Will’s journey follows a sequence of Army massacres and broken promises. The Treaty of Laramie in 1858 was never honored or enforced. A flood of settlers and miners filled the Native American lands. The Bear River Massacre of January 29, 1863, was one of several significant massacres, including Sand Creek and Tongue River. Both Tongue River and Bear Creek are depicted in the book, as Will meets Dove, a young Shoshone woman who survived the Bear Creek Massacre. Bear Creek is one of the largest massacres of Native Americans in the nineteenth century but little-heralded in most history books. As part of the book’s research, I visited the massacre site near Preston, Idaho. I received a personal tour from Darren Parry, Chairman of the Northwestern Shoshone Band, whose ancestors were the victims. Darren teaches Native American history at the University of Utah and was a recent Congressional candidate. Darren is an endorser for The Search.

Bear River Massacre Site

Dove made her way to the Eastern Shoshone after the events of Bear Creek. At eighteen, a Cheyenne warrior kidnapped her, and she escapes when a grizzly kills her attacker, and Will rescues her from the raging bear.

General Patrick E. Connor was responsible for both Bear Creek and Tongue River. Prejudice against the Native Americans ran high, and Connor received a promotion for almost wiping out the Northwestern Shoshone on the Powder River Expedition. The Army recalls Connor when his statements about killing every Native American over twelve years old make it back to Washington. My editor asked, “How would they know which were over twelve?” In the heat of battle, they didn’t know. Soldiers were supposed to ignore women and children – but the Army shot women trying to swim the icy river with children on their backs.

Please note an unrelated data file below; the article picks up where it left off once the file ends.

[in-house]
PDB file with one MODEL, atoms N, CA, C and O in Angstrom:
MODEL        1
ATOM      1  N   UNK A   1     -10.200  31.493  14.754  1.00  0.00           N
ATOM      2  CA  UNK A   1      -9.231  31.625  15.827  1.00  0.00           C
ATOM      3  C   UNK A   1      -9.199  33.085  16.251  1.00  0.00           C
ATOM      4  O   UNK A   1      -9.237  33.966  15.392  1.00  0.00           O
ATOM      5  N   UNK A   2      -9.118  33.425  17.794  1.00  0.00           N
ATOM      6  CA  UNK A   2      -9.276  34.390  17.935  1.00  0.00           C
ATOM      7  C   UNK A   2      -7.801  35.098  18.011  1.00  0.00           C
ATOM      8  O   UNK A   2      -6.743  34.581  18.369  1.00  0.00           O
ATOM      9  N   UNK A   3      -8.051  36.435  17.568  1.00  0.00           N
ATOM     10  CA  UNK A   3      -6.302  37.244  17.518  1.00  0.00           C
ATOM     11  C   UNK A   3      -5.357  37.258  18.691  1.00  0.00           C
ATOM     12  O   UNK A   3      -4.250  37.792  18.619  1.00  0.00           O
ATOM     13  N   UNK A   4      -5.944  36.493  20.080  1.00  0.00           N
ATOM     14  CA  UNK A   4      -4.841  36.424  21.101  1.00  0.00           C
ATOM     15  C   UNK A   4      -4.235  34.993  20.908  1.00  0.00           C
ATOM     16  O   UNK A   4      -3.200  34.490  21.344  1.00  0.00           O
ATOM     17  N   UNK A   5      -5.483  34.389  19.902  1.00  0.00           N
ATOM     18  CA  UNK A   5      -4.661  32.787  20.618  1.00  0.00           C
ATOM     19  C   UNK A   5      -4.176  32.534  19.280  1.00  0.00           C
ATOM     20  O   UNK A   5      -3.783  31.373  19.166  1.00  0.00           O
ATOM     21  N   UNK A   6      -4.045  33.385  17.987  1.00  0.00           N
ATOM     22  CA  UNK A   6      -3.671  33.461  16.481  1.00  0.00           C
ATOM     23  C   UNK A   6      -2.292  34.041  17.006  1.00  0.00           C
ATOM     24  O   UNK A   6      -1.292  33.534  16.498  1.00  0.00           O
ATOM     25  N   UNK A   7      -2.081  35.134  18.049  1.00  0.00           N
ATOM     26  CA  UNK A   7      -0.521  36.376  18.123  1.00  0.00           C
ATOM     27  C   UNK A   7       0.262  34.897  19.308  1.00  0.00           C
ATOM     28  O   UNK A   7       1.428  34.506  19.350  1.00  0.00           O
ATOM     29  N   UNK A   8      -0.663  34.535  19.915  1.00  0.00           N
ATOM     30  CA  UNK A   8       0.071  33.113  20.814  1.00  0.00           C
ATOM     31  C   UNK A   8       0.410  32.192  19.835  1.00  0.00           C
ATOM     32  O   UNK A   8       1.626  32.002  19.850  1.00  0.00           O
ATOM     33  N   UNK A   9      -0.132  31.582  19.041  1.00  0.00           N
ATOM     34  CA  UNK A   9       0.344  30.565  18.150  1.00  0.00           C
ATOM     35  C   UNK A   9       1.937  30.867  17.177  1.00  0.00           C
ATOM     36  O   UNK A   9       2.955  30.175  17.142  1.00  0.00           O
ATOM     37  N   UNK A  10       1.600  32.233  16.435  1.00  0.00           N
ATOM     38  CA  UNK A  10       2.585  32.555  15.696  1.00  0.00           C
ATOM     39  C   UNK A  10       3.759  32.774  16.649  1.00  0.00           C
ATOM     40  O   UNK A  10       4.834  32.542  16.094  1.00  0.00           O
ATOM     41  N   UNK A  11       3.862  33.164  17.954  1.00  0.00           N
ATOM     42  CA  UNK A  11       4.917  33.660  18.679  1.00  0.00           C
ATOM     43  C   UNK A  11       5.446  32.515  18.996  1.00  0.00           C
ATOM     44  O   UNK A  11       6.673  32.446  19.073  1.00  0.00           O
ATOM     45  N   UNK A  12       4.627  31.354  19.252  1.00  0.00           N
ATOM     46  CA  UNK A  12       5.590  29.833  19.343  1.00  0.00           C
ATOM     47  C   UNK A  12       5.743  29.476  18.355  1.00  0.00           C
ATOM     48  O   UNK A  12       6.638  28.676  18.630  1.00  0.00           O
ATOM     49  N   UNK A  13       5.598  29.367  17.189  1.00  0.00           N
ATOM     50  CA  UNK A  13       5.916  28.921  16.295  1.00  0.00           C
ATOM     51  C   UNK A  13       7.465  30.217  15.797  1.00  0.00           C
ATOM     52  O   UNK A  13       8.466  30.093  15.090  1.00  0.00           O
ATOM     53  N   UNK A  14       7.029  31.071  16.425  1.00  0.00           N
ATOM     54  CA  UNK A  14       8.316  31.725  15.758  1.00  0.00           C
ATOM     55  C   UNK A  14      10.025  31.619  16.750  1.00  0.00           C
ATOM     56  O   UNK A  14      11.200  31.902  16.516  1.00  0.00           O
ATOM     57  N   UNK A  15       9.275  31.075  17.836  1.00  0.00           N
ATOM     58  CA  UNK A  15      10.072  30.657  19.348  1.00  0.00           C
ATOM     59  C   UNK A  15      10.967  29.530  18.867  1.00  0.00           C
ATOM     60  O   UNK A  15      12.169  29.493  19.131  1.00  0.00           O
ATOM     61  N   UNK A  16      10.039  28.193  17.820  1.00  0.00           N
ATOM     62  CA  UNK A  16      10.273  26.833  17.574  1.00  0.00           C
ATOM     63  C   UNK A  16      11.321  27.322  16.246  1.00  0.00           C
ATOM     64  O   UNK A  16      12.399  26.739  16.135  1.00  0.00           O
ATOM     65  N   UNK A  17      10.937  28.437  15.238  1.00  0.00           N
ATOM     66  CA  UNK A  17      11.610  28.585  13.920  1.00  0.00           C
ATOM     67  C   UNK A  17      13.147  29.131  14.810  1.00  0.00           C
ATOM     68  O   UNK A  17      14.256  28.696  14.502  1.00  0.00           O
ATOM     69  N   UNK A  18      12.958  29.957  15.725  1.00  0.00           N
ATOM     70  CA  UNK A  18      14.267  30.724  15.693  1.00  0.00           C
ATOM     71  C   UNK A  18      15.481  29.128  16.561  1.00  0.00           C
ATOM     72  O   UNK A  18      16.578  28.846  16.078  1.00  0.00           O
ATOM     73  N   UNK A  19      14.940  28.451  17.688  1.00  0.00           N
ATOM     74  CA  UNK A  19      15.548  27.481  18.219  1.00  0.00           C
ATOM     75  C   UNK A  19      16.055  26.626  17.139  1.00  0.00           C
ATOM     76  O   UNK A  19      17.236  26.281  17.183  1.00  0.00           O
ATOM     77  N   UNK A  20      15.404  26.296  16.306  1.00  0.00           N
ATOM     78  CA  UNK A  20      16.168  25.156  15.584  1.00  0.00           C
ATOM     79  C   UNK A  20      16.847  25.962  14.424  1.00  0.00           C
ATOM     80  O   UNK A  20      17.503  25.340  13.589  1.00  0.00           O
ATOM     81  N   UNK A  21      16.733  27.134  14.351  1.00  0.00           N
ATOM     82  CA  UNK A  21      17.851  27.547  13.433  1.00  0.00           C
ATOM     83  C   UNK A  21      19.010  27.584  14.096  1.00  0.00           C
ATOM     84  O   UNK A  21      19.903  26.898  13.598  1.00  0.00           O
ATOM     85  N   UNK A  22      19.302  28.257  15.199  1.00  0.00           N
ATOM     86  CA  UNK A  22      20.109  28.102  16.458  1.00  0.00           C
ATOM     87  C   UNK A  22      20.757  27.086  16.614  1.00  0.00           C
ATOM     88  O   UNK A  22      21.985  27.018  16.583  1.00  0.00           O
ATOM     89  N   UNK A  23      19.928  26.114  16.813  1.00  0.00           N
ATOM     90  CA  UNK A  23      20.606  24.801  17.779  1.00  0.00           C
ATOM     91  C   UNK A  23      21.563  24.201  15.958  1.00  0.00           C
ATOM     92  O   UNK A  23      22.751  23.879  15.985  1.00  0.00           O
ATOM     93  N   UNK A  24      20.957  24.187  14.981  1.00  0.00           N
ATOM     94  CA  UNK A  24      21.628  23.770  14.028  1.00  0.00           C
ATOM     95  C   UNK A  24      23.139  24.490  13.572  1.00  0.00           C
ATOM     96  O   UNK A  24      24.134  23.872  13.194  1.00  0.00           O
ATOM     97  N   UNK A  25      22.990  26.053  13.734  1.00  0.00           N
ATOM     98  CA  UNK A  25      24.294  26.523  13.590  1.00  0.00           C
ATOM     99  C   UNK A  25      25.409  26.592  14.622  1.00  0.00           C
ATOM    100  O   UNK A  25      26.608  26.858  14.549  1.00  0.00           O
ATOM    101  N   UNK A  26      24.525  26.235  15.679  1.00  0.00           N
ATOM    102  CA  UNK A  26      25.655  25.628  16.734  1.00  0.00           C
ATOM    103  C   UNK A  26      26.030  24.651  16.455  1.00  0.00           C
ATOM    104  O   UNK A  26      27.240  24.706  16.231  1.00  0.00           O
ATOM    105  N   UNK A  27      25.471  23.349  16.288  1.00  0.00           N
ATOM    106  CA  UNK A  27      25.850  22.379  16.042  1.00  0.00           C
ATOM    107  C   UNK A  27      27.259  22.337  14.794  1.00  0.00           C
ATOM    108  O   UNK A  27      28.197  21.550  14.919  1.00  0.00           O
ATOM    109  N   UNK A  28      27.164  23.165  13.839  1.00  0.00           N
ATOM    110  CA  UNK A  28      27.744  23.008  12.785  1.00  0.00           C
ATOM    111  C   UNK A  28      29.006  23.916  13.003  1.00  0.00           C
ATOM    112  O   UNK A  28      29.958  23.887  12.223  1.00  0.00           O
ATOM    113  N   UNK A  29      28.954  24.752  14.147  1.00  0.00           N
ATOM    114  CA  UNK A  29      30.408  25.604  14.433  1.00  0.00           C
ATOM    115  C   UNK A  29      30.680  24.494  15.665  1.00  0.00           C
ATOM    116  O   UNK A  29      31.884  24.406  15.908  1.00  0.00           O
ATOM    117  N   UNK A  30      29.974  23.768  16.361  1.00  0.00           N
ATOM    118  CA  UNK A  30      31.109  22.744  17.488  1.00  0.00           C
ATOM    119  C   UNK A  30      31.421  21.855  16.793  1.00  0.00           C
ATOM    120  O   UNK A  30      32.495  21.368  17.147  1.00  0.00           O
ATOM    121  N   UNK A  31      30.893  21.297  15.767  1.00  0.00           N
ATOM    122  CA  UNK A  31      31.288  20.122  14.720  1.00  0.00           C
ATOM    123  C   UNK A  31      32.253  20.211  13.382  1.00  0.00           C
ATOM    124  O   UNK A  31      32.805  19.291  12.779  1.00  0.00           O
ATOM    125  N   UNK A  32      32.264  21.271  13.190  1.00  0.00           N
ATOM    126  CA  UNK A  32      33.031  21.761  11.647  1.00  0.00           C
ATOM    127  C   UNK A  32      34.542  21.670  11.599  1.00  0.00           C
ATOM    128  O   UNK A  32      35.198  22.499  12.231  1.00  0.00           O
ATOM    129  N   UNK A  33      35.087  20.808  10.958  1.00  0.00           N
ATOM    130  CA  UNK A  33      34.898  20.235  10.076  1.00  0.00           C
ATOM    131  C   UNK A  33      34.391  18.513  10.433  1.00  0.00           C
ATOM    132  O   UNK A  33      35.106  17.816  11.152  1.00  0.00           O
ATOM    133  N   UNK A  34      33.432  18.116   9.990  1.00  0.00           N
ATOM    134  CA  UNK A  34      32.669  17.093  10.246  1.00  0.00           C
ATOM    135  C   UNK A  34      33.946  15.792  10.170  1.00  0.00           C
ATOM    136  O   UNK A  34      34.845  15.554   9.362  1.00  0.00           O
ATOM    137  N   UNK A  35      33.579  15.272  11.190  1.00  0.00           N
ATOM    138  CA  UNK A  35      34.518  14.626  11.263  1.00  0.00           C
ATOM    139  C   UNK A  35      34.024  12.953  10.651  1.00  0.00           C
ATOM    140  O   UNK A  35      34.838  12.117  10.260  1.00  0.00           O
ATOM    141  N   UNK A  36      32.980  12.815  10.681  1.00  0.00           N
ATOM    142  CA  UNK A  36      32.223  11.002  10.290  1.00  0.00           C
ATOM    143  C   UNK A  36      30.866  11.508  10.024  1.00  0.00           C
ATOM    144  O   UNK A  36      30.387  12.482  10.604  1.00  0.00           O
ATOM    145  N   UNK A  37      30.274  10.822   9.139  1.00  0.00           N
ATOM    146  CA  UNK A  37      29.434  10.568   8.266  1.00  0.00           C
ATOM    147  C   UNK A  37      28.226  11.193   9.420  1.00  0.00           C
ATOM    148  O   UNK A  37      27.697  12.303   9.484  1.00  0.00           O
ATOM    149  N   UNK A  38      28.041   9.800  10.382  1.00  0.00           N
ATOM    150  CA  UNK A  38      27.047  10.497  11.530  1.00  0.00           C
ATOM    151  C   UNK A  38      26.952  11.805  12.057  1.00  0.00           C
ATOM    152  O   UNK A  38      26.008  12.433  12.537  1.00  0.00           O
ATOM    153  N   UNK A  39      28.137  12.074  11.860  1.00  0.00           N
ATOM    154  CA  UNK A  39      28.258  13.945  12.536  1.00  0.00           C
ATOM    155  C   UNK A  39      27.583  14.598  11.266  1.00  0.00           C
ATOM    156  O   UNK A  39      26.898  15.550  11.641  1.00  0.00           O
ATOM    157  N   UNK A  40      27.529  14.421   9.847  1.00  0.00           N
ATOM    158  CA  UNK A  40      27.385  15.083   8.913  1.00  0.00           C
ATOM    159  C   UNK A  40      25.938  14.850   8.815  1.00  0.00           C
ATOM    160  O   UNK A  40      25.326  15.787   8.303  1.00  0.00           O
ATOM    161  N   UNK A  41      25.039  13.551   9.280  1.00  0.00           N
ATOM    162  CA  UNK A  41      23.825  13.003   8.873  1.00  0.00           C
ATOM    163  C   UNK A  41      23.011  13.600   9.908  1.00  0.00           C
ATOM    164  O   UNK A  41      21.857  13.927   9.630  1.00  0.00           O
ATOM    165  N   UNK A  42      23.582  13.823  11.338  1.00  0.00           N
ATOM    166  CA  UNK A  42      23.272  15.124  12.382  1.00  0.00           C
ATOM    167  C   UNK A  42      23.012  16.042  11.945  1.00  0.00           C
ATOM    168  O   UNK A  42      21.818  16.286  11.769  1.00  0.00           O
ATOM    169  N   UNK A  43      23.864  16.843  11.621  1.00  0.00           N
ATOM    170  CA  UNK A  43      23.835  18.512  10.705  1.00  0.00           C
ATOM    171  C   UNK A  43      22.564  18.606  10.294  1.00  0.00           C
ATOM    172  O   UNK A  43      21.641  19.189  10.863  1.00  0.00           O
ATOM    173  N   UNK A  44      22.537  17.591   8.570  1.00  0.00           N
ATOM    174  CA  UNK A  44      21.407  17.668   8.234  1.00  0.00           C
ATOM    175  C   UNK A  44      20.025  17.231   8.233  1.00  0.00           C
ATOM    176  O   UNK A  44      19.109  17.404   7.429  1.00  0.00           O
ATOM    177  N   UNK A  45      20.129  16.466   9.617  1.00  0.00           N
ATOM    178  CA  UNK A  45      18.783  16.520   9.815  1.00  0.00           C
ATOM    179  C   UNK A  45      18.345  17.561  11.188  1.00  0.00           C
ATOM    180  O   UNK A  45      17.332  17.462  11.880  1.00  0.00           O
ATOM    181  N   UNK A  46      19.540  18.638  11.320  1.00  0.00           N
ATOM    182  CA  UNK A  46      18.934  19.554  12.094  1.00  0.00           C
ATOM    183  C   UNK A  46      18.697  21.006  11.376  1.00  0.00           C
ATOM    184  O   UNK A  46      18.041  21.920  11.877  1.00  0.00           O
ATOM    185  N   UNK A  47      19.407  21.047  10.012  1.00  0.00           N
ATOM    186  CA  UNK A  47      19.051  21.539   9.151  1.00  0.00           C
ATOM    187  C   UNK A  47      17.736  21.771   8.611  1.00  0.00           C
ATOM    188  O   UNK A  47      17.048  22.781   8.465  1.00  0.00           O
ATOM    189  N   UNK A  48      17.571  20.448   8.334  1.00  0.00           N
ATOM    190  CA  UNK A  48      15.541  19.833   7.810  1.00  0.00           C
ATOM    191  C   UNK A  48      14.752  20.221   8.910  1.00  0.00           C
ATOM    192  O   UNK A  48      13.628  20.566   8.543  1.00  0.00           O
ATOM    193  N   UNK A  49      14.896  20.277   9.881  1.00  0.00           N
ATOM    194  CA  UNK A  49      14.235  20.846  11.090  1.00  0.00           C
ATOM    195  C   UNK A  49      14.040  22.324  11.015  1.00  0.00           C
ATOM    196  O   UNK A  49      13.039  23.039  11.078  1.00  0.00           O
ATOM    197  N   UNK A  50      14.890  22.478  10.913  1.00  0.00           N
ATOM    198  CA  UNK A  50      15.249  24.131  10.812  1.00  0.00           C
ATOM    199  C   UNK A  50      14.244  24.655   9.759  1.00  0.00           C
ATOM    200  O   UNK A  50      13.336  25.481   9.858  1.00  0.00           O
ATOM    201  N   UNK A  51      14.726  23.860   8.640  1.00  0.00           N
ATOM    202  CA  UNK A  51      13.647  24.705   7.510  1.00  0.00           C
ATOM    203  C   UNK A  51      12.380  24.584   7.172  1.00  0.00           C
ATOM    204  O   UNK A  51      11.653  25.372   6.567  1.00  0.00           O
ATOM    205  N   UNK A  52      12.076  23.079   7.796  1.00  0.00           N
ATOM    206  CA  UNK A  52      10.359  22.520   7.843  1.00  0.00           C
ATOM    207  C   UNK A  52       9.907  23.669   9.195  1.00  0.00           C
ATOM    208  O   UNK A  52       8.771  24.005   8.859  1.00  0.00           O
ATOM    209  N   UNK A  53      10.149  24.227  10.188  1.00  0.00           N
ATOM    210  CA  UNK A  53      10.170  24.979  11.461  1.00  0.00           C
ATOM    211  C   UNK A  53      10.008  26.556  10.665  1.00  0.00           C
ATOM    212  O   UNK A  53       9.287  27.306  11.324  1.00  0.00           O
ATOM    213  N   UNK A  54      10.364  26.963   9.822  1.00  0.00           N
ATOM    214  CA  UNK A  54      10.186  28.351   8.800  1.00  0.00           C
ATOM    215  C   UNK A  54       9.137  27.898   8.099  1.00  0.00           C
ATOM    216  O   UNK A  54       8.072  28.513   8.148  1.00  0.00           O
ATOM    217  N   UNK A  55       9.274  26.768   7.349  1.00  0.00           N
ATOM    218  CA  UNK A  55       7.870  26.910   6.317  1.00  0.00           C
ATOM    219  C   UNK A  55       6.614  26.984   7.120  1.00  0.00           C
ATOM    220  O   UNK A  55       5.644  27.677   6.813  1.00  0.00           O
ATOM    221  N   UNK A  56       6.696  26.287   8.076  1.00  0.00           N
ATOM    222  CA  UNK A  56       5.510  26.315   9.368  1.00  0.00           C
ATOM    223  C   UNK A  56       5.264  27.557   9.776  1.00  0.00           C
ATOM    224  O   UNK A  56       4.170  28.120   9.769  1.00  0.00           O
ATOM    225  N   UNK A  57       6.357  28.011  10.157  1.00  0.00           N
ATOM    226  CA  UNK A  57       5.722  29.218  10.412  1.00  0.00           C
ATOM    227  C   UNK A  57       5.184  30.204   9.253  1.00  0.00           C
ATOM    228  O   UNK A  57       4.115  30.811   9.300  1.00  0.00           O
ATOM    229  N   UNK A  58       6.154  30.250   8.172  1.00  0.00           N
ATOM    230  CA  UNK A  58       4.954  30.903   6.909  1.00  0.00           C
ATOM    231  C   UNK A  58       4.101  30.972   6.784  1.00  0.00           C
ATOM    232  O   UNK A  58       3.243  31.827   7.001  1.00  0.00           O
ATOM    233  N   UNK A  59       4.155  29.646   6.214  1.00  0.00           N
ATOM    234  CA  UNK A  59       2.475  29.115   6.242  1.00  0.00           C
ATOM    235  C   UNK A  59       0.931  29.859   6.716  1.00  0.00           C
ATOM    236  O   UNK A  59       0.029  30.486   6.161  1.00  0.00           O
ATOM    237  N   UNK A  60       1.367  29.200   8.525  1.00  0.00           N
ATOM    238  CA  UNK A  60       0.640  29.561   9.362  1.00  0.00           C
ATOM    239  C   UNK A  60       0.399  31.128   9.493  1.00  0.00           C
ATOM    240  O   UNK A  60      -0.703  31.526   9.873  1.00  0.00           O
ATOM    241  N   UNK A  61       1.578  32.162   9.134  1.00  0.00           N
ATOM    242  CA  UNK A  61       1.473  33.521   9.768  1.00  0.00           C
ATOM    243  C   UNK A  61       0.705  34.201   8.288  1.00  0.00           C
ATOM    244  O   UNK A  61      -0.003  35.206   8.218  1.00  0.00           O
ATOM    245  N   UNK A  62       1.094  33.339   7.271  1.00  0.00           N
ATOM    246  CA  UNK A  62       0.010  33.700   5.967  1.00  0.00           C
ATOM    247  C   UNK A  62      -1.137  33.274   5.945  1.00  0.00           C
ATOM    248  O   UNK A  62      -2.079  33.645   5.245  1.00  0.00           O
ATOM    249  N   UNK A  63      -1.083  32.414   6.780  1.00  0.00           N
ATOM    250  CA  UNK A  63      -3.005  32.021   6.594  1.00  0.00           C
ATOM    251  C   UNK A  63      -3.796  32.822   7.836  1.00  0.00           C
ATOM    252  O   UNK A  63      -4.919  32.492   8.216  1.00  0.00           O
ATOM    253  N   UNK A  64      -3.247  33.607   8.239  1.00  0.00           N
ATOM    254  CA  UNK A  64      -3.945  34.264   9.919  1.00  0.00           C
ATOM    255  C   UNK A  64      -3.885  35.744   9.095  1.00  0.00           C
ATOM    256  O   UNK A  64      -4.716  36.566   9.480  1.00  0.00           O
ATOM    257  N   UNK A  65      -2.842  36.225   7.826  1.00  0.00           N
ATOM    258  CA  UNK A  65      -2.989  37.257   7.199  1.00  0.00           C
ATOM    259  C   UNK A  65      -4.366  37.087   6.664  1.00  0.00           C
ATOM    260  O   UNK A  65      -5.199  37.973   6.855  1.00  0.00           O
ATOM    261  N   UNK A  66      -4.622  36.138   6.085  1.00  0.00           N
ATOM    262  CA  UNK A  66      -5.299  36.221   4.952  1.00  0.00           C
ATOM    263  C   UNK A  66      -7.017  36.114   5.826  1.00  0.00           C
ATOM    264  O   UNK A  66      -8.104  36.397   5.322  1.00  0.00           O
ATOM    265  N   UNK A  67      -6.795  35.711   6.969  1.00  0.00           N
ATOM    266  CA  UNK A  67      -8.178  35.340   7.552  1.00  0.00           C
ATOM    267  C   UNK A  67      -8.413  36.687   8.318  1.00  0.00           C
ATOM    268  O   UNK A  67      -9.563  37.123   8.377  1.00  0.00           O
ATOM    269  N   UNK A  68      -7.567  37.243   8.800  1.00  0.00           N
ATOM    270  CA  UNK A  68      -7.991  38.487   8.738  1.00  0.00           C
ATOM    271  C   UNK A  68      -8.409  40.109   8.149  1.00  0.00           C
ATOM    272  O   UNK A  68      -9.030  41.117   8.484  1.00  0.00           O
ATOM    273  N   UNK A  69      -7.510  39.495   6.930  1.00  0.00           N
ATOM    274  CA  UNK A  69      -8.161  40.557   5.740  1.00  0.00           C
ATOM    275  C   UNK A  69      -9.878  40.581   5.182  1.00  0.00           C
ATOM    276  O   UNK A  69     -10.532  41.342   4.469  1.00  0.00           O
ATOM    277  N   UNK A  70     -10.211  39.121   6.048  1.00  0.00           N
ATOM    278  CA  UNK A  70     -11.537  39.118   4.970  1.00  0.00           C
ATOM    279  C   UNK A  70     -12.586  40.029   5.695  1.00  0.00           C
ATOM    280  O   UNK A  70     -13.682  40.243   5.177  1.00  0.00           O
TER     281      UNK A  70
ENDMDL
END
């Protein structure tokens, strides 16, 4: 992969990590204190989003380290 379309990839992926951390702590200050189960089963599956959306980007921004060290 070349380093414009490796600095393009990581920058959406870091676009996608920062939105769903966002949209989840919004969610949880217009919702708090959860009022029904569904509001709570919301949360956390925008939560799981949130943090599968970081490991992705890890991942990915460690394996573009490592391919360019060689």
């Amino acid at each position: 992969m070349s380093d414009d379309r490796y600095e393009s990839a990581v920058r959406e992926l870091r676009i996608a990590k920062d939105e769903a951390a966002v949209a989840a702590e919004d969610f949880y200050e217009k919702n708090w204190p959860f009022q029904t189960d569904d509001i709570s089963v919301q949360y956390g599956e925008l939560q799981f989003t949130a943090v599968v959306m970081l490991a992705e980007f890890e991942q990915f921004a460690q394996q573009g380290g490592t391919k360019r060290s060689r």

Will wanders into the midst of Red Cloud’s War. The Sioux, Crow, and Arapaho were enemies of the Shoshone. The Sioux were on the rise in 1865, taking more hunting grounds from other tribes, as white settlement pressured them farther west and south.

The Army carried out a calculated program of genocide, killing the bison, and driving the Native Americans to reservations. The settlers and the Army on the Emigrant and Bozeman trails brought disease and viral infection that killed thousands, as the Native Americans had no natural immunity. Smallpox, measles, and typhoid raged through the tribes. “Many Native American tribes suffered high mortality and depopulation, averaging 25–50% of the tribes’ members lost to disease. Additionally, some smaller tribes neared extinction after facing a severely destructive spread of disease.”
– Waldman, Carl (2009). Atlas of the North American Indian. New York: Checkmark Books. p. 206

Library of Congress, Public Domain

Will follows Colonel Henry Carrington north on the Bozeman Trail to Fort Phil Kearney. Carrington was under pressure from Washington to defend the settlers moving west, the telegraph lines, and the mail routes, constructing a series of forts along the Bozeman Trail. He pretended to negotiate but intended to build the forts no matter what the Sioux or Shoshone said. Eventually, this led to the alliance of the Sioux, Cheyenne, and Arapaho, culminating in the Fetterman fight.